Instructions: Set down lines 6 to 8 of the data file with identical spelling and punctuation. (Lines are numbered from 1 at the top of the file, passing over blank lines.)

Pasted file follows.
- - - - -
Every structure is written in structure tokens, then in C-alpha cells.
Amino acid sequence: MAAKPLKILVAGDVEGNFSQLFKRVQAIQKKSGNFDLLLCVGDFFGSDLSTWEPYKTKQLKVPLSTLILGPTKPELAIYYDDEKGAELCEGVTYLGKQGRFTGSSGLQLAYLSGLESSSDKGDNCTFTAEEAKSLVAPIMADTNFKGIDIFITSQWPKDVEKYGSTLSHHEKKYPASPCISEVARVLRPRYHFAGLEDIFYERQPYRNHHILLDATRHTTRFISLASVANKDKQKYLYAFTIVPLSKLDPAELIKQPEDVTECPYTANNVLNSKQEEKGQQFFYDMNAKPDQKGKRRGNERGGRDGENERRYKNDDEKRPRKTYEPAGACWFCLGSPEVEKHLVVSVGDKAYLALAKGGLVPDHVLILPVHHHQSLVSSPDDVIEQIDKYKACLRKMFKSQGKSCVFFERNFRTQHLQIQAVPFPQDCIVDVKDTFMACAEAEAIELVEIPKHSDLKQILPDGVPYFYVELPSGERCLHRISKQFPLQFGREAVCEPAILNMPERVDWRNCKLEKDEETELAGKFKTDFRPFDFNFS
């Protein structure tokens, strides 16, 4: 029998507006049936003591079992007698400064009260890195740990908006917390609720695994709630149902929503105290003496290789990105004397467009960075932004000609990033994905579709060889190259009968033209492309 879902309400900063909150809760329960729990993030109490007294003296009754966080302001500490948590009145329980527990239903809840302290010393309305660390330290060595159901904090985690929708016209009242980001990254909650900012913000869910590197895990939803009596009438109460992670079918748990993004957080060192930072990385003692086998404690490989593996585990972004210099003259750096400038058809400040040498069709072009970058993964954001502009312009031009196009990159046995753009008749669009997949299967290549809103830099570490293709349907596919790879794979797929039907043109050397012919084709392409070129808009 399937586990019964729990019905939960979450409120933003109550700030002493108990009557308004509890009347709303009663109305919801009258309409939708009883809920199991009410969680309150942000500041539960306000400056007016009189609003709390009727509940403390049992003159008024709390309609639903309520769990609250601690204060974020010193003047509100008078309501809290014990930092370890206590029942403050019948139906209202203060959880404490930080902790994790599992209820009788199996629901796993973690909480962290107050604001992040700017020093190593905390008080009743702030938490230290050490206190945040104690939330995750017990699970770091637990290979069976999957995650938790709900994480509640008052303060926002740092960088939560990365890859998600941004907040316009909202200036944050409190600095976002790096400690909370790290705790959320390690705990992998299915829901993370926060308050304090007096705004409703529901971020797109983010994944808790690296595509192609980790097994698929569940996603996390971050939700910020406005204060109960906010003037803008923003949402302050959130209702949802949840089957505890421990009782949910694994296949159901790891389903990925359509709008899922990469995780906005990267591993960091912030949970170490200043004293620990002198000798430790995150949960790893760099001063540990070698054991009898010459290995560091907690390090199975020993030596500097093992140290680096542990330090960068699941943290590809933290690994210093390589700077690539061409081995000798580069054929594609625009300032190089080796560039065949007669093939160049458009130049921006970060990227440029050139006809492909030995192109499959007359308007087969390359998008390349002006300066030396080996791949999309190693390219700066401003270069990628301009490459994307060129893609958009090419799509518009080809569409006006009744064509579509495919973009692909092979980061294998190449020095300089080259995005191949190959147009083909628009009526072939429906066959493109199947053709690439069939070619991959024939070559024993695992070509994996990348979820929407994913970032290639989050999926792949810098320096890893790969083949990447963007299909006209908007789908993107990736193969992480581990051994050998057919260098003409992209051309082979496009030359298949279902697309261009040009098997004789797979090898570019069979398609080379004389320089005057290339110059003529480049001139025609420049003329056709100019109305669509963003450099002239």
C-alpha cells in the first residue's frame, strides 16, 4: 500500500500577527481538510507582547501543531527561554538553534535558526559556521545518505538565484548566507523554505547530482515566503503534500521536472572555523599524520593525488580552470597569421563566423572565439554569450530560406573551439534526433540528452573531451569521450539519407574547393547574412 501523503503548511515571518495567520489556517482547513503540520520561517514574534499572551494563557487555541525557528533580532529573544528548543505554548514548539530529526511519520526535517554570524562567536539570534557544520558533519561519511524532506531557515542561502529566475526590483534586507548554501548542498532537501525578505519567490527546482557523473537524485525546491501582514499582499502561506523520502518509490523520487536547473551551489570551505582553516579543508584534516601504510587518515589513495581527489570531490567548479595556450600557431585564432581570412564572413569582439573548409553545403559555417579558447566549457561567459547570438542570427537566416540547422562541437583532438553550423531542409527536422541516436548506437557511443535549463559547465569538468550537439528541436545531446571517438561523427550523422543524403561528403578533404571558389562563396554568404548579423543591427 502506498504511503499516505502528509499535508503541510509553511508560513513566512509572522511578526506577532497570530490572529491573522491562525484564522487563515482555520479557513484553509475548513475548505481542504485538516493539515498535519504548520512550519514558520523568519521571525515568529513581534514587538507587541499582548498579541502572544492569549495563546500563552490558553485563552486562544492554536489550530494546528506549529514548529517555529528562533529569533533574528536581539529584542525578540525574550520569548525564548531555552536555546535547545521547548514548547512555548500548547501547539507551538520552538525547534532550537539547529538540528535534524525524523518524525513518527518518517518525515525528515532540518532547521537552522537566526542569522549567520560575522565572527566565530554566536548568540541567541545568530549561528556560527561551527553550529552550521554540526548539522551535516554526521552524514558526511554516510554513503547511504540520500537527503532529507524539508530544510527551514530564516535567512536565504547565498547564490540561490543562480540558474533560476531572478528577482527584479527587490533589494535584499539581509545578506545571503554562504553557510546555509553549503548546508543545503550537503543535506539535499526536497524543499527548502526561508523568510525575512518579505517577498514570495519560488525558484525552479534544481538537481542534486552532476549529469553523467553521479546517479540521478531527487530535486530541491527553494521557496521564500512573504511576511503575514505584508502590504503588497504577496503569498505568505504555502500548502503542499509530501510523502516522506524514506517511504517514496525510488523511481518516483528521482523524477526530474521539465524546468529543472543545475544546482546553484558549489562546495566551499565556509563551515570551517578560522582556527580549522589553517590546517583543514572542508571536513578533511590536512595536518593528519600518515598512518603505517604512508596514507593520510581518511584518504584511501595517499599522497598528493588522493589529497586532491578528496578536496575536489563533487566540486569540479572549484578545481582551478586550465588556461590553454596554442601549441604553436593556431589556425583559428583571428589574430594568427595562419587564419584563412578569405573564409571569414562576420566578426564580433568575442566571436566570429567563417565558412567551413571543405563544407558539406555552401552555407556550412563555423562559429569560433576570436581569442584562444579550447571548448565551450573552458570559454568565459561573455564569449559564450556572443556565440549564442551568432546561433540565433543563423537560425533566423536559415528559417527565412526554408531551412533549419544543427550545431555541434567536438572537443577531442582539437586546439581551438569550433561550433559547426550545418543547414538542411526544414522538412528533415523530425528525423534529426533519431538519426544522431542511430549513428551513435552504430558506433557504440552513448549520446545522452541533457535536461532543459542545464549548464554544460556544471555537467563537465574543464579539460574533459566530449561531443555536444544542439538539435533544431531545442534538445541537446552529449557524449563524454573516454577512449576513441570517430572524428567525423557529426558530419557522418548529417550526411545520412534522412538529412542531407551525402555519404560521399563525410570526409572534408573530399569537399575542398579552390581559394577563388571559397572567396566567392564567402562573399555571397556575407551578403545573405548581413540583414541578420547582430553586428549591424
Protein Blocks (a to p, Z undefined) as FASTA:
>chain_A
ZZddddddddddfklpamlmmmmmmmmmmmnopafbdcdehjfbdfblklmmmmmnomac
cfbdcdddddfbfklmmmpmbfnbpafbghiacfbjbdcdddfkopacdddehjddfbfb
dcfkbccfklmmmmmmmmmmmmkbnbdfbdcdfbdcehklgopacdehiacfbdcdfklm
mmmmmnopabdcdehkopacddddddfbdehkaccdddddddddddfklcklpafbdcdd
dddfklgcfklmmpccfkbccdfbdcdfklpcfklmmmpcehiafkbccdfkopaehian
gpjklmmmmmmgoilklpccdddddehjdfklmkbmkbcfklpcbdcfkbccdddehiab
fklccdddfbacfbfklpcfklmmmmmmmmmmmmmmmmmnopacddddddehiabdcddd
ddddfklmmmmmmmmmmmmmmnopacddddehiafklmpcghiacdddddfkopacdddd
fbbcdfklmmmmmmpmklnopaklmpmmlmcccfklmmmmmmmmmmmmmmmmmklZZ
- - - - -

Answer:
>chain_A
ZZddddddddddfklpamlmmmmmmmmmmmnopafbdcdehjfbdfblklmmmmmnomac
cfbdcdddddfbfklmmmpmbfnbpafbghiacfbjbdcdddfkopacdddehjddfbfb